Face to Face Fundraisers, Charity Collections & Boxes

Visitors to a town centre are accustomed to seeing charity collectors in busy locations and the British public are generally quite generous, meaning on-street cash collections prove an important source of income and profile for charities.

On the other hand, visitors understandably soon object if they are approached too often or aggressively. There has been a growing concern in recent years that some fundraisers are over zealous in their pursuit of donations...whether this is cash in a bucket or their contact details on a clipboard. Fundraisers naturally congregate in areas of high footfall which can be problematic, so managing these activities in a balanced way is another tool in ensuring your town centre is a pleasant, diverse place to be.

On-Street collecting for charities generally comes in two forms:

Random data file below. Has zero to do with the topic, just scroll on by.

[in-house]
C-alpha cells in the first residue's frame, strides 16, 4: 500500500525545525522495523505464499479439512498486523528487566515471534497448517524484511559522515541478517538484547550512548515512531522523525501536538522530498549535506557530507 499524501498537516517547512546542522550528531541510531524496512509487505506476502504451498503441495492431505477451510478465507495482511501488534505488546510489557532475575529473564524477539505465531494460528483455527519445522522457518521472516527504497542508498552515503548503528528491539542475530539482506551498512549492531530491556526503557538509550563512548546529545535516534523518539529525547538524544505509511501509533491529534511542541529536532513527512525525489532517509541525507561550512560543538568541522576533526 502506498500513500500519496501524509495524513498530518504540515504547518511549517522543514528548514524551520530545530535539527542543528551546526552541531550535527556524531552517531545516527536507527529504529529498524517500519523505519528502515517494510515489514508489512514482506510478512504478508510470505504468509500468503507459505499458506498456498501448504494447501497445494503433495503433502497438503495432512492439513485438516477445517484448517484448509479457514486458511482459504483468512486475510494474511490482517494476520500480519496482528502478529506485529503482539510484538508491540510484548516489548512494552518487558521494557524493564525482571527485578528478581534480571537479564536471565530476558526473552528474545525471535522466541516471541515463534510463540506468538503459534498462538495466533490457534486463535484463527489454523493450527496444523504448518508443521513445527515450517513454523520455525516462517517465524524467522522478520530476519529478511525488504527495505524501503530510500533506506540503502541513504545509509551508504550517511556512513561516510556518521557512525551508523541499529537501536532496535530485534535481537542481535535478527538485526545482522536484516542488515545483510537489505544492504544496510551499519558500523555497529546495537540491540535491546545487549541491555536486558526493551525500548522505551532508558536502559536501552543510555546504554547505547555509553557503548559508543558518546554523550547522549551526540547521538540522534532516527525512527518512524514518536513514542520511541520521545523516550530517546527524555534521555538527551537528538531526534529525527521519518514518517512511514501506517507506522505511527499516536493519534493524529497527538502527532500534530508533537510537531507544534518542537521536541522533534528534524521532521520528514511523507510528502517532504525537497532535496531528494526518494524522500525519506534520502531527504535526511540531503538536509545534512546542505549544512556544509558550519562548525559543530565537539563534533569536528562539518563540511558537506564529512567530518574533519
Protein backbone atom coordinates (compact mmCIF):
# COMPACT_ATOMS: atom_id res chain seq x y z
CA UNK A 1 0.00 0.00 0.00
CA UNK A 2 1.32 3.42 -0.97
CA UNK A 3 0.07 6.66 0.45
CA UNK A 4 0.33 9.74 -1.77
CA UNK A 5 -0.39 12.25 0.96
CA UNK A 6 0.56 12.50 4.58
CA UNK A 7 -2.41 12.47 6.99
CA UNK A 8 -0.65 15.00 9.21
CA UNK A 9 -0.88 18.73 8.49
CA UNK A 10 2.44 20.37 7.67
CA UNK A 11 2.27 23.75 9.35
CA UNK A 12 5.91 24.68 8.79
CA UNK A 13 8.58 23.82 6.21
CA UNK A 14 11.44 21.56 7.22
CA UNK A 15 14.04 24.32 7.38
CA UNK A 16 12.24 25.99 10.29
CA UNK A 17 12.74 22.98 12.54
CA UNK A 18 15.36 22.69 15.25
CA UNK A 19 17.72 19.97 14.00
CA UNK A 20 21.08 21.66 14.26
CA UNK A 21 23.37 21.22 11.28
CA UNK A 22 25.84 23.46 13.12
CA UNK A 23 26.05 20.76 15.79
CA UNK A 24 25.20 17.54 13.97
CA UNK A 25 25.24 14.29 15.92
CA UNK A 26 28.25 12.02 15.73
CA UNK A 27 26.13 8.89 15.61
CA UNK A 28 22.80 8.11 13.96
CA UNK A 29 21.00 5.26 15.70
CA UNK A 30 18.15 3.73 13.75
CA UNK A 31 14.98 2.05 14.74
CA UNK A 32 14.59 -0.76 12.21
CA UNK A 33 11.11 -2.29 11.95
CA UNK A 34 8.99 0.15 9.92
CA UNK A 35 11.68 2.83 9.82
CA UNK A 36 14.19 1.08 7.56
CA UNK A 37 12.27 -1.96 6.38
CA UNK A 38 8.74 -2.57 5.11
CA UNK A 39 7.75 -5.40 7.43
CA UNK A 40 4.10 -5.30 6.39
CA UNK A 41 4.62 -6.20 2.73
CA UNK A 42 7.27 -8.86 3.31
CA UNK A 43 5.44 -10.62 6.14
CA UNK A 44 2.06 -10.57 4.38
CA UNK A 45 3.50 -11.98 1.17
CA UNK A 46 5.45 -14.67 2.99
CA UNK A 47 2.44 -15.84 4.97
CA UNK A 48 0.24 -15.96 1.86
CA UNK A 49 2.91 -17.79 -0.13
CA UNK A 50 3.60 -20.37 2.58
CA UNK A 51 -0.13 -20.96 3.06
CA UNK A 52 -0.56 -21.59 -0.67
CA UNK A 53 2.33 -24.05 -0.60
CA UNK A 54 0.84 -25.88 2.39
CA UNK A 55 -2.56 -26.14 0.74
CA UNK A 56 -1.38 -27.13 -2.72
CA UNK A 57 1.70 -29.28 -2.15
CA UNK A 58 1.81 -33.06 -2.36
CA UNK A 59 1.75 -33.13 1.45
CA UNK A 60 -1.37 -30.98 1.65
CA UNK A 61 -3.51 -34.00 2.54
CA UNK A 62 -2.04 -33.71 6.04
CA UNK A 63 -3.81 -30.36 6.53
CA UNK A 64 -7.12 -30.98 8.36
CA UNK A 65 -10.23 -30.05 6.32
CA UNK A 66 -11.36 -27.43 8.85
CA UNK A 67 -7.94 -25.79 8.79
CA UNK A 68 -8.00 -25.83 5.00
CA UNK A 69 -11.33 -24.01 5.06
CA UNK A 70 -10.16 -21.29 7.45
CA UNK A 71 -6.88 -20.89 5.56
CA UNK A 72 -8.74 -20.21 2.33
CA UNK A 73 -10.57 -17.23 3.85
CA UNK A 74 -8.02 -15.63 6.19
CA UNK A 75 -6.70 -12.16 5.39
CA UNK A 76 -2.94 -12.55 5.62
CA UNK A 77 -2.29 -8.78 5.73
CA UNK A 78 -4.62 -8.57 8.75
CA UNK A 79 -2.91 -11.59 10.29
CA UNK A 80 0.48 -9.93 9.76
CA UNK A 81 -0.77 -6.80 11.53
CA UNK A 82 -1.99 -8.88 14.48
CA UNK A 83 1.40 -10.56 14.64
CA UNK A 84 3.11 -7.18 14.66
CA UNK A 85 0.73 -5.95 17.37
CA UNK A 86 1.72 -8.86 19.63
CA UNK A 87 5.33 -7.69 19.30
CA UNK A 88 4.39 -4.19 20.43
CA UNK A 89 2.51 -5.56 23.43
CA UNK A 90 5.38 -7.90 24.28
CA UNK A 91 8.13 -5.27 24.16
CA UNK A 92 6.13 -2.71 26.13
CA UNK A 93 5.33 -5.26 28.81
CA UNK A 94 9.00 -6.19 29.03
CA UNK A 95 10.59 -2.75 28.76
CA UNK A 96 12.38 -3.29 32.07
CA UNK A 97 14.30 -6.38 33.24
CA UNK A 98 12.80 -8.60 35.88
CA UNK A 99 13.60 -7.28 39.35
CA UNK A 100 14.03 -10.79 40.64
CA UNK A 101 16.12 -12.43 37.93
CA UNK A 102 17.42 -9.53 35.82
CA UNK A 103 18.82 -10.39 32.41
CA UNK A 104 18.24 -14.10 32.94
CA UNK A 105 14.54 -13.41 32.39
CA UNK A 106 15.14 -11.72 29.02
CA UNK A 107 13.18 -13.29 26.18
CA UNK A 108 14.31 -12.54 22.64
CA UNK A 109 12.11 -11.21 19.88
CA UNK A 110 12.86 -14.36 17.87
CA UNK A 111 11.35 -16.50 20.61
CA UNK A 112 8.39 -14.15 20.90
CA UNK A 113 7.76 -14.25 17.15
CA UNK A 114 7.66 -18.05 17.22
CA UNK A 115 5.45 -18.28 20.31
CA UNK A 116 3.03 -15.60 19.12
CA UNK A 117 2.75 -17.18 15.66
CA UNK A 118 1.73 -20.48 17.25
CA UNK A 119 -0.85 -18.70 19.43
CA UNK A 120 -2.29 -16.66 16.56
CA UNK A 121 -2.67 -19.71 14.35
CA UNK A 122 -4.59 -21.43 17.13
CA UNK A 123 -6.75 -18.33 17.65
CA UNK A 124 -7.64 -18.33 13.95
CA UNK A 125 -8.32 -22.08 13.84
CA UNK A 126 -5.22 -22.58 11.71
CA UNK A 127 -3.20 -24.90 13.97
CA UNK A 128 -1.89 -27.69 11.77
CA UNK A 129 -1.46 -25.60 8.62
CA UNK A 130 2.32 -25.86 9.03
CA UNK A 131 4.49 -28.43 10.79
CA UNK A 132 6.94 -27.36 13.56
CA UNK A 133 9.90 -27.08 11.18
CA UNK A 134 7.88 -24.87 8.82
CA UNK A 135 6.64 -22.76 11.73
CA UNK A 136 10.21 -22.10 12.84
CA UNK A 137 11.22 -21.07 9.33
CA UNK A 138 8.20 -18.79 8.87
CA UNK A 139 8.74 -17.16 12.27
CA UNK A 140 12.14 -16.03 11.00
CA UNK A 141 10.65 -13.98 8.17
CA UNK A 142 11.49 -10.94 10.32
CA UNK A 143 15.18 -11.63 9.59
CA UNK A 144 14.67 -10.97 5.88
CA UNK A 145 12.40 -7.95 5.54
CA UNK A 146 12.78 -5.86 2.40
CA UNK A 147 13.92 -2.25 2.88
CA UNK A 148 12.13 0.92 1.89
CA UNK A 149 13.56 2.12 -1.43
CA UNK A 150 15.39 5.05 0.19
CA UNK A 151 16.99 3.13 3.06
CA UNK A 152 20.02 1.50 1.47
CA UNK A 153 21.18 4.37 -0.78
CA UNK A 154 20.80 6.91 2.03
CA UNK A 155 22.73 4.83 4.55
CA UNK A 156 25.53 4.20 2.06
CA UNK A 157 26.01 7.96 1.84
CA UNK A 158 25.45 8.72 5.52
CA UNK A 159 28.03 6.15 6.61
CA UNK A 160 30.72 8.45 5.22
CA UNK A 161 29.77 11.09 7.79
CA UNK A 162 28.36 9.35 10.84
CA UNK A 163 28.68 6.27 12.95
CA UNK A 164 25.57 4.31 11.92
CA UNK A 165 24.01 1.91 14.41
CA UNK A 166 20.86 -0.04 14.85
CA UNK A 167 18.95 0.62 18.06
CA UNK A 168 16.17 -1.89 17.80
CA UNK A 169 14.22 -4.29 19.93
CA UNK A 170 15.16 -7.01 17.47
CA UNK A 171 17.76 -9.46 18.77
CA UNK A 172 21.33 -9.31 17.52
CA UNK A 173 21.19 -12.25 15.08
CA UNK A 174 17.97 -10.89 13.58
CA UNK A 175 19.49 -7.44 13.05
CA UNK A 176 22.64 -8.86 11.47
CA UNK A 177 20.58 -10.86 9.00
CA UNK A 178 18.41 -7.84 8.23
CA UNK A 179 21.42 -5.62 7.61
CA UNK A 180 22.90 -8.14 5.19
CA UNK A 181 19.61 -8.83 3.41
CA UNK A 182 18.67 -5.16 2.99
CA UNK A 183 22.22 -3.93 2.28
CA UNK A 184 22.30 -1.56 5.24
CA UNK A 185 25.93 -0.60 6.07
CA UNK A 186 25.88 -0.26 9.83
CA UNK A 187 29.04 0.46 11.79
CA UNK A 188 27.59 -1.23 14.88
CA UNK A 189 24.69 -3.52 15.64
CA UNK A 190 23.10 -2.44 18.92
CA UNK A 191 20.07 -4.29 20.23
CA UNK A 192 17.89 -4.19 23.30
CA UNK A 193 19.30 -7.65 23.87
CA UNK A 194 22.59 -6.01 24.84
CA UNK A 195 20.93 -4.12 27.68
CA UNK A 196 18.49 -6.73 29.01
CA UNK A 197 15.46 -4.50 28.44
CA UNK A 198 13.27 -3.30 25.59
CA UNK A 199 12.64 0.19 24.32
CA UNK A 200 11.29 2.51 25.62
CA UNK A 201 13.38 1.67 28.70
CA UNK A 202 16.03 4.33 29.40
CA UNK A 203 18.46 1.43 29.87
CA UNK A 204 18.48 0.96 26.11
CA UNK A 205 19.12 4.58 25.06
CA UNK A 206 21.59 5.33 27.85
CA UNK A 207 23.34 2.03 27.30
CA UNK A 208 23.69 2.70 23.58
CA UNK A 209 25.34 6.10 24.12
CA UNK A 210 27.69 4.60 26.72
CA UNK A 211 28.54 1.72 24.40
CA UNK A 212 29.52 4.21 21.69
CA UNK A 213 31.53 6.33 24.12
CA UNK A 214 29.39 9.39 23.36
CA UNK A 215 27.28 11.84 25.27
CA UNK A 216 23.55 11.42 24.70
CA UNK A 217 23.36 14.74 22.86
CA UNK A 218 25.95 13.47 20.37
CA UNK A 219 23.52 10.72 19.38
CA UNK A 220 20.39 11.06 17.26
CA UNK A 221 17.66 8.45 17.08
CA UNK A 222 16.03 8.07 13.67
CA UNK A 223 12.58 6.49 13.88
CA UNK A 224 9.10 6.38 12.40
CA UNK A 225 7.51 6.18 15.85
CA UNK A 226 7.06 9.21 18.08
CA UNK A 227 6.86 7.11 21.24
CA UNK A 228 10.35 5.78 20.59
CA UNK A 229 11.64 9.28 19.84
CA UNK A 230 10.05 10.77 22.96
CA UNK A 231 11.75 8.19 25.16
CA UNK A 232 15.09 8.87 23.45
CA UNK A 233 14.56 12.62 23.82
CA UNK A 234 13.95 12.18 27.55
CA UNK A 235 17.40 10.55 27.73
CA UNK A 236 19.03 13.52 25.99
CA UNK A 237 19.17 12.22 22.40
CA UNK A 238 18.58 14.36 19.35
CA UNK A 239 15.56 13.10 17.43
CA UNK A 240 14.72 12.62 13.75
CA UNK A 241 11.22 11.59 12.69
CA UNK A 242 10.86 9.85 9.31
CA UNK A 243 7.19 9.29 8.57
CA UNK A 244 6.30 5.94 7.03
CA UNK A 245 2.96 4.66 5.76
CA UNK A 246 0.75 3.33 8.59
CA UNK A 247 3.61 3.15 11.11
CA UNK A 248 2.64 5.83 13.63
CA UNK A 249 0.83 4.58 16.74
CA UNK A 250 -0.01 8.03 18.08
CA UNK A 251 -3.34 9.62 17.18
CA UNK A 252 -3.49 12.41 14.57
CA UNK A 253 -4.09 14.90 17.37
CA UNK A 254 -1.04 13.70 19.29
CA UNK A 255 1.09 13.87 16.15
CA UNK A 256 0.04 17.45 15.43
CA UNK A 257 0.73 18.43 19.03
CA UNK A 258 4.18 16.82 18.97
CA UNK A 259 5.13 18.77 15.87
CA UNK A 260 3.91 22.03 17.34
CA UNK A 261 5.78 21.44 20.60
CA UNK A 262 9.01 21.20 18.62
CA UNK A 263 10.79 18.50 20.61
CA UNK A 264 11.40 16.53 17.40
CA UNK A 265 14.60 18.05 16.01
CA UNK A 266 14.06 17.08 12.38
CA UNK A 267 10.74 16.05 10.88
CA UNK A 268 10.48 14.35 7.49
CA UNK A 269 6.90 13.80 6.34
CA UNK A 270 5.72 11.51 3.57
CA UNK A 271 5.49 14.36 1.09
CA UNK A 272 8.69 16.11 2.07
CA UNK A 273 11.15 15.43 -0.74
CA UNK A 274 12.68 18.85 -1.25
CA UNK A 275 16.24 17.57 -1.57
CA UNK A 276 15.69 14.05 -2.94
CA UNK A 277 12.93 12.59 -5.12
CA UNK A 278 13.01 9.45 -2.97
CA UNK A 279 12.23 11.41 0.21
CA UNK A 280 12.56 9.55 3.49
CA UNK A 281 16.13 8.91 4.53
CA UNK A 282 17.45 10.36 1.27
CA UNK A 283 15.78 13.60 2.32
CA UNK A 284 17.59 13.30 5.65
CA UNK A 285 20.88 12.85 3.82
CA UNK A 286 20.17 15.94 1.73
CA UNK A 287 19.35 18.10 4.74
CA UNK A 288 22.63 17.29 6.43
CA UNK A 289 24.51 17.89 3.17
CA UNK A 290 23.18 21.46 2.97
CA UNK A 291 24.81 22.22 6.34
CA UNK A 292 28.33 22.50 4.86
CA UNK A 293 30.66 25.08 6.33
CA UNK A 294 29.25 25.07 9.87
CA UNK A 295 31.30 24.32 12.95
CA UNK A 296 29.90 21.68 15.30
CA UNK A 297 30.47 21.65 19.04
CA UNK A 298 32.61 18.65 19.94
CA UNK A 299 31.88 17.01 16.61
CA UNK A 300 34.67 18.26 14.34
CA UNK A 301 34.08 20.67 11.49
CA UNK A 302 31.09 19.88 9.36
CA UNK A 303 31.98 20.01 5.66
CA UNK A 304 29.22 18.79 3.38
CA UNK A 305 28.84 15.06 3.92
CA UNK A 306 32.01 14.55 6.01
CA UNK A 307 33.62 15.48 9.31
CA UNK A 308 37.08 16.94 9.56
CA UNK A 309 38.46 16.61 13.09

• Cash collections by volunteers asking for ‘spare change’ for legitimate national or local charities. In most places these are managed through a free permit system at the licensing section of the local authority. This ensures they are legitimate and the funds collected will actually reach the relevant cause and that only one charity per day is allowed in each location

  • Information collections to later seek regular contributions from people via direct debits. Fundraisers here are employed professionals paid on results.Some fundraisers prefer to collect details allowing the charity to contact the potential donor at a later date (known as prospecting)

 

Some locations have a hands-off approach to managing fundraisers, others prefer local management agreements to control the volume and locations this activity can occur. A code of practice available from the Institute of Fundraising is a good start. The Public Fundraising Regulatory Association has undertaken local management schemes with various locations around the UK and can help develop one for your town centre too if you wish.

Begging is also a form of fundraising, and an on-street activity that needs to be reviewed too. Aggressive begging can be a difficult problem for city and town centres.